Tomlin's rhetoric cranks up Steelers
By Mike Prisuta
Wednesday, August 6, 2008
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The Steelers' transformation, in coach Mike Tomlin's estimation, from a team that had been "enduring" training camp into one that was suddenly "enjoying" it didn't occur without a little prompting.
Tomlin sensed as much was necessary after observing a Monday morning workout that suggested his team was stuck in neutral, or, as Tomlin put it, "in survival mode."
"He gave a little speech (Monday) morning after practice," nose tackle Chris Hoke said. "He said, 'Hey, listen, let's start thriving and not surviving in this camp. Let's get to work.'
"I think (Monday) afternoon guys were trying to buy into it a little bit."
The Steelers were so crisp and enthusiastic in that Monday afternoon session that Tomlin suspected a "threshold" might have been crossed.
Tuesday's scheduled festivities, especially last evening's practice at St. Vincent College, offered "spirited" confirmation, especially a second live goal-line drill that was "much better" than the one the Steelers had conducted Sunday.
Still, the response from Tomlin was more prodding.
"It's easy to come out here and have a great time and compete when you know you have 'goal line' at the end," Tomlin said. "We'll see what the dog days are like (today) when there's a less attractive drill waiting at the end of practice."
The big plays that wow the crowds, the long, accurate passes, the leaping interceptions and the ferocity of goal-line challenges are obvious indicators that a team is on its game.
The more subtle aspects of two-a-days indicate whether a team is merely working hard or working smart.
"You want people flying around," linebacker Larry Foote said. "You can feel the momentum out there, you can feel the energy. That's probably what Tomlin looks for, the energy.
"As long as he sees that from both sides, it's a good day."
The second week of a camp is when teams are traditionally susceptible to soreness and boredom.
And today's two practices will conclude a run of five two-a-days (counting morning special teams practices) in six calendar days, the Steelers' busiest stretch of their stay at St. Vincent.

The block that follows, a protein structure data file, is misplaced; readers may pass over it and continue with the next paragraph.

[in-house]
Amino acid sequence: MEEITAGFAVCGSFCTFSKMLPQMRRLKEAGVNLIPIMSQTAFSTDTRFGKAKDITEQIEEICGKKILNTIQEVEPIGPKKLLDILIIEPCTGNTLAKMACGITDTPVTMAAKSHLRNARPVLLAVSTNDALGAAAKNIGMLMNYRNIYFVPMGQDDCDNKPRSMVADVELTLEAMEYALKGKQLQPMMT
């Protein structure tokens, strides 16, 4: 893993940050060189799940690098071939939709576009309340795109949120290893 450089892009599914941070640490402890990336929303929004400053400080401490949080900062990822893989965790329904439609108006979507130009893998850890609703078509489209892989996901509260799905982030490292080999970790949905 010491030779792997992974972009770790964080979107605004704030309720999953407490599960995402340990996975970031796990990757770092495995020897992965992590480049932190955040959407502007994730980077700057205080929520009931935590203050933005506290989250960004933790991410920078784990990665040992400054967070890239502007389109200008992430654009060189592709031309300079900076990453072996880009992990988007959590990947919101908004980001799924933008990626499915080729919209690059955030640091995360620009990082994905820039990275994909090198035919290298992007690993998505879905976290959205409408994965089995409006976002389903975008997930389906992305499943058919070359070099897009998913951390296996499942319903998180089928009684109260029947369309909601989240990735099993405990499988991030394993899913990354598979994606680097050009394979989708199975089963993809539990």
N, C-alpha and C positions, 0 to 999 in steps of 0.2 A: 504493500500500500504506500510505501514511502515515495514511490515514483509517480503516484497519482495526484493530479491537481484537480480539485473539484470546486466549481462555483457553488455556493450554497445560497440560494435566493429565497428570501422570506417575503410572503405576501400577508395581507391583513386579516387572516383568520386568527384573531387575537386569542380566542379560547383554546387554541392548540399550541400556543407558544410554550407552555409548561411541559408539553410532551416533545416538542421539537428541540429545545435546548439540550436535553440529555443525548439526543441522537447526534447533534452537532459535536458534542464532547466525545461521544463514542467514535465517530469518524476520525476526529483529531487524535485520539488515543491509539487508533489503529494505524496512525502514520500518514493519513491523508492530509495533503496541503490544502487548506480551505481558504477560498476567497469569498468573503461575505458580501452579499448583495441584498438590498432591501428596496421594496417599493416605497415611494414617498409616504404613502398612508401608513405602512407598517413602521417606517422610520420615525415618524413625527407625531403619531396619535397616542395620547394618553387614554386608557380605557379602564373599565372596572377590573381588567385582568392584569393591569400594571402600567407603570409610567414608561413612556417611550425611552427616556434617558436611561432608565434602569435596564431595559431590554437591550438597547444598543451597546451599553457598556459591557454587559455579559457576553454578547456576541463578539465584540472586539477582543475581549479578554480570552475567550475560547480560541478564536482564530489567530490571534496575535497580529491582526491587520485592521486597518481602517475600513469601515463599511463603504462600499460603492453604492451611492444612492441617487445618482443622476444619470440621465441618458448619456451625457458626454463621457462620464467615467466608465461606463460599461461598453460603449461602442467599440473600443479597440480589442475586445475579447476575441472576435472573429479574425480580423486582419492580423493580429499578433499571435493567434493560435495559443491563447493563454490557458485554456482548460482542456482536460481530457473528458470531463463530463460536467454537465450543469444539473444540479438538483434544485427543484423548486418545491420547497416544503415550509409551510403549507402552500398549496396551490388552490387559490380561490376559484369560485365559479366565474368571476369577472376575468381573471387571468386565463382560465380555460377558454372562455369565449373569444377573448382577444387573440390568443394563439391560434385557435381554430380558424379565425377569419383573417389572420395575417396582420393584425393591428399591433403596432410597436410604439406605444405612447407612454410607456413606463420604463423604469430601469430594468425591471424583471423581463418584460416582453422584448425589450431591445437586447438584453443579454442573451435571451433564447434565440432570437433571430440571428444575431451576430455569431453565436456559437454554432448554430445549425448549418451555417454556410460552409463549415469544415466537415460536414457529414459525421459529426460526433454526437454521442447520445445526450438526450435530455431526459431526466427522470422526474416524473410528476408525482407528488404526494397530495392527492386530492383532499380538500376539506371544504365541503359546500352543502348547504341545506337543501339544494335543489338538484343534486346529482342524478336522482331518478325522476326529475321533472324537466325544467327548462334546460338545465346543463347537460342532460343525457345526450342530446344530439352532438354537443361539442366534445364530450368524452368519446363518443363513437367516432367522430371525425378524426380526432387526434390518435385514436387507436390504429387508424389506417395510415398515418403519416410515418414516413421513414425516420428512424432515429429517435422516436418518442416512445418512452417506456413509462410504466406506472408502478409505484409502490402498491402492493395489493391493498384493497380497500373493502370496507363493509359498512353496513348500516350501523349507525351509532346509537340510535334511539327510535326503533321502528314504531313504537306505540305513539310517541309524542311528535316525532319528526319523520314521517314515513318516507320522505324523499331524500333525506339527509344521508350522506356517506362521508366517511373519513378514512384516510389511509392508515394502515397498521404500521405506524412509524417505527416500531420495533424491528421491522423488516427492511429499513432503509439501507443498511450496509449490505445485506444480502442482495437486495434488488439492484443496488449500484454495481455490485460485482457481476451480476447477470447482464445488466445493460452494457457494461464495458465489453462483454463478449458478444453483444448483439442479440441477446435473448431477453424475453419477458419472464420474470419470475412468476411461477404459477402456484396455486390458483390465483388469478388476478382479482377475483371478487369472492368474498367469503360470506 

That's what makes this week's "threshold" crossing so "significant" to Tomlin.
"He can tell when guys are pushing it, pushing through and not 'fakin' the funk' but still doing all the little things you're supposed to do when you're not tired," cornerback Deshea Townsend said.
Fakin' the funk?
"When you still run to the ball (on every play, no matter where it ends up) like the coaches tell us to do," Townsend said. "You can tell when guys are slowing down, fakin' the funk, but guys are working.
"That's the sign of a good team, how you work when you're tired."
Added Hoke: "You notice the days when there's no energy and it's quiet and everybody's just trying to get through it. And you notice the days when the tempo's picked up and we'll finish our set amount of plays (in a given period) before the buzzer goes off on the scoreboard.
"You'll notice that kind of stuff. You'll notice when practice is more lively."
And when it isn't.
"Camp is always going to be up and down," Foote said. "We have better days than others, just (due to) mental fatigue and physical fatigue. But we're coming along, definitely moving in the right direction.
"You just want more better days than bad days."
Tomlin, seemingly, has a feel for his team.
But he might have been stretching it just a bit when he said his players were "enjoying" what's taking place.
"You never enjoy camp," Clark said. "But I don't think we're enduring it. Everybody's just trying to get better.
"If he would tell us we could go home now I think guys would leave. I don't think we're enjoying it that much. But everybody's just working hard, man. We just want to be a good team